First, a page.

Surely you cannot wait to arrive in Warsaw so by now you’ve browsed through a guidebook or google (how else would you land here?). And so you’re probably already aware of the major attractions: the ‘old’ town and the royal palace, the Palace of Culture and Science, the Jewish history museum, the Warsaw uprising museum, maybe the Copernicus Science Centre (if you’re with kids or teenagers). They’re all worth checking out. Really.
But if you wish to explore Warsaw on your own here are a few other, slightly less obvious options, beginning with food.
Wandering through the Old Town or walking down Nowy Świat, or its offshoots, you might come across some restaurants offering so-called traditional Polish cuisine. But like in other touristic spots around Europe these are often pricey tourist traps.
Instead, your better lunch option would be one of Warsaw’s many milk bars (Bar mleczny). Despite the name they are neither pubs nor dairy-only. These are basically dining rooms, a remnant of Poland’s communist era, that have become a cultural institution. Most of them look like they haven’t changed since the 1980s or earlier, but it’s probably one of your best shots at some authentic, unpretentious Polish cooking. Plus, they are seriously cheap – you can easily fix yourself a hearty meal for less than 15 zloty. Just bear in mind, there are no waiters – queue up to choose and pay for your dishes from a long menu (in Polish…), pick up your order from the ladies in the window, and don’t forget to clear your table when you’re done.
Two of my favourites are Bar Prasowy (Marszalkowska 10/16, Mon-Fri 9.00-20.00, Sat-Sun 11.00-19.00), and Bar Mleczny Wilanowski (Belwederska 2, Mon-Fri 8.00-20.00, Sat-Sun 9.00-18.00). But if you’re already on Nowy Świat you can also try Familijny (Nowy Świat 39, Mon-Fri 7.00-20.00, Sat-Sun 9.00-17.00).
Another good restaurant to consider – with good Polish food, nice atmosphere and decent prices – is Kameralna (Foksal 11, Mon-Thu 11.00-00.00, Fri-Sat 12.00-2.00, Sun 12.00-23.00). It’s also close to Nowy Świat, but beware that strangely enough, there’s another restaurant with the same name just around the corner.
If you’re already there, do check out Piwpaw (Foksal 16) across the street. This pub has more beer taps than you can count, and it’s open 24 hours a day.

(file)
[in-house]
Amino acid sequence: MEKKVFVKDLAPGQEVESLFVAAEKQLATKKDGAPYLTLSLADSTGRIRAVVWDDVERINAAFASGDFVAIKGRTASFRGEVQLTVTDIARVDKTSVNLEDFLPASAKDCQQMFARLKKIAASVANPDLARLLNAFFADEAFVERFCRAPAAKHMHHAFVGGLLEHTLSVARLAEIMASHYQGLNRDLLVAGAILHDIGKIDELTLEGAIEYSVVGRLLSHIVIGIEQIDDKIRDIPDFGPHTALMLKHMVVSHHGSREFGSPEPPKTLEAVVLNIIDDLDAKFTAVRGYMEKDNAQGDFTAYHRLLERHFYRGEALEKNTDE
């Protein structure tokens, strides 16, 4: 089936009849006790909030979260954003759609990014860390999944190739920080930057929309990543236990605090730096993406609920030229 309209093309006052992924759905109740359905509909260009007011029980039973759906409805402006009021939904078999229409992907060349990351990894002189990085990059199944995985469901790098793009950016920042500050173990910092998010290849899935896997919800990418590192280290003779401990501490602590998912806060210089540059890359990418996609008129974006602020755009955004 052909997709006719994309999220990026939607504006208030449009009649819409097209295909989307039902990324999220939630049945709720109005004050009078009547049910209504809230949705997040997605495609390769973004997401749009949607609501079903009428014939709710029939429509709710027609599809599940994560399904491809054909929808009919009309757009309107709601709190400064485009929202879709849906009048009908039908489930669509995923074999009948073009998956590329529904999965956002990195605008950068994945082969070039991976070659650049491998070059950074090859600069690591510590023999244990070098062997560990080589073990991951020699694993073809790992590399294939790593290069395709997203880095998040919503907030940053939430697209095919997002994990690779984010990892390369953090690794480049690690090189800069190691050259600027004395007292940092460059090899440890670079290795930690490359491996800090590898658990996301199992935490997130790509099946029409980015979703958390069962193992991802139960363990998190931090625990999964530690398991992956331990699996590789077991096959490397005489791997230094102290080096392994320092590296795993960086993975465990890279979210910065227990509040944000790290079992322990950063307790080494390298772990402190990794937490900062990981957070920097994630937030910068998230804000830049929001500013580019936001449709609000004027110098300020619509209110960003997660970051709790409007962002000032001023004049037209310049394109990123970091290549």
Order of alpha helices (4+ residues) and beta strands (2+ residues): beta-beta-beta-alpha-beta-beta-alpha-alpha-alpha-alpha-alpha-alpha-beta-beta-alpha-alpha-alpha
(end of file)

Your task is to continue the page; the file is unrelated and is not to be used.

The Polish capital has museums of all kinds, but in my view, beyond the main attractions few are actually recommendable. Nevertheless, those into contemporary art actually have three places they really shouldn’t miss: the Zachęta National Gallery of Art (Małachowskiego 3, Tue-Sun 12.00-20.00, 15 zloty, free entrance on Thursdays), the Modern Art Center at Ujazdowski Castle (Jazdów 2, Tue-Sun 12.00-19.00, Thu until 21.00, 12 zl, free entrance on Thursdays), and the Museum of Modern Art (Pańska 3, Tue-Sun 12.00-20.00, free).
Warsaw also has quite a number of markets if you’re looking for bargains — or a good photo shoot. Hala Mirowska (Plac Mirowski 1, usually closes around 15.00), an indoor shopping complex with fruits and veggie stalls outside, is arguably the most famous one, and surely the one closest to the city centre.
You’d need to travel a bit to reach Bazar na Kole (on the corner of Obozowa and E. Ciołka, Sat-Sun 6.00-15.00), but this antique market with all sort of bric-a-brac is well worth the hassle and it’s likely you find there some treasures.
For an old-fashion but lovely farmers market, head to Bazar na Dołku (on the corner of Komisji Edukacji Narodowej and Filipiny Płaskowickiej, Sat-Sun 8.00-15.00), and if you’re looking for a more hip, trendy version visit the BioBazar (Żelazna 51/53, Wed 10.00-18.00, Fri 16.00-20.00, Sat 8.00-16.00), which is at least worth checking out for the atmospheric industrial hangars housing it.
If you’re more into shopping, there are also a number of western-style malls but I’m afraid that’s not really my department.
At this point you might be in need for some time off the busy streets and a bit of fresh(er) air. Warsaw is unfortunately notorious for air pollution but it does have several large parks. The Royal Łazienki Gardens (main entrance on Ujazdowskie Ave., daily dawn-19.00, check the website for the opening hours of the different museum buildings, free entrance on Thursdays) are an excellent place for a lazy stroll or a picnic. If you happen to be there sometime between mid-May and end of September you can check out the Sunday piano recitals (12.00-16.00, free) by the Chopin monument.
Another, lesser known oasis in the city is the wonderful rooftop garden of the Warsaw University’s library (Dobra 56/66, May 1 – Sep 30 daily, 8.00-20.00; Nov 1 – March 31 daily, 8.00-15.00; Apr & Oct daily, 8.00-18.00).
On summer weekends you could try a relaxing sail on board the water tram on the Vistula river for a different perspective on the city (departs from a pier north of the Poniatowski Bridge at 11.00, 13.00, 15.00, 17.00, 18 zloty). Or you can just go for a drink in one of the many pubs along the river’s western bank.
Another summer attraction, to the foot of the old town by the river, is the multimedia park fountain. Between May and September, every Friday and Saturday evening (21.30-22.00) hordes of people congregate by this elaborate fountain complex for a rather kitsch light and sound show. Far from a must-see it can be amusing to watch.
All these should keep you entertained for a few days, but if you’re short on time and looking for nothing more than a concise introduction to Warsaw, or at least one of its aspects, you can join one of the tip-based guided tours.
Otherwise, if you’re staying longer, or it’s not your first time to the city, there are plenty of quirkier, alternative spots – ask me.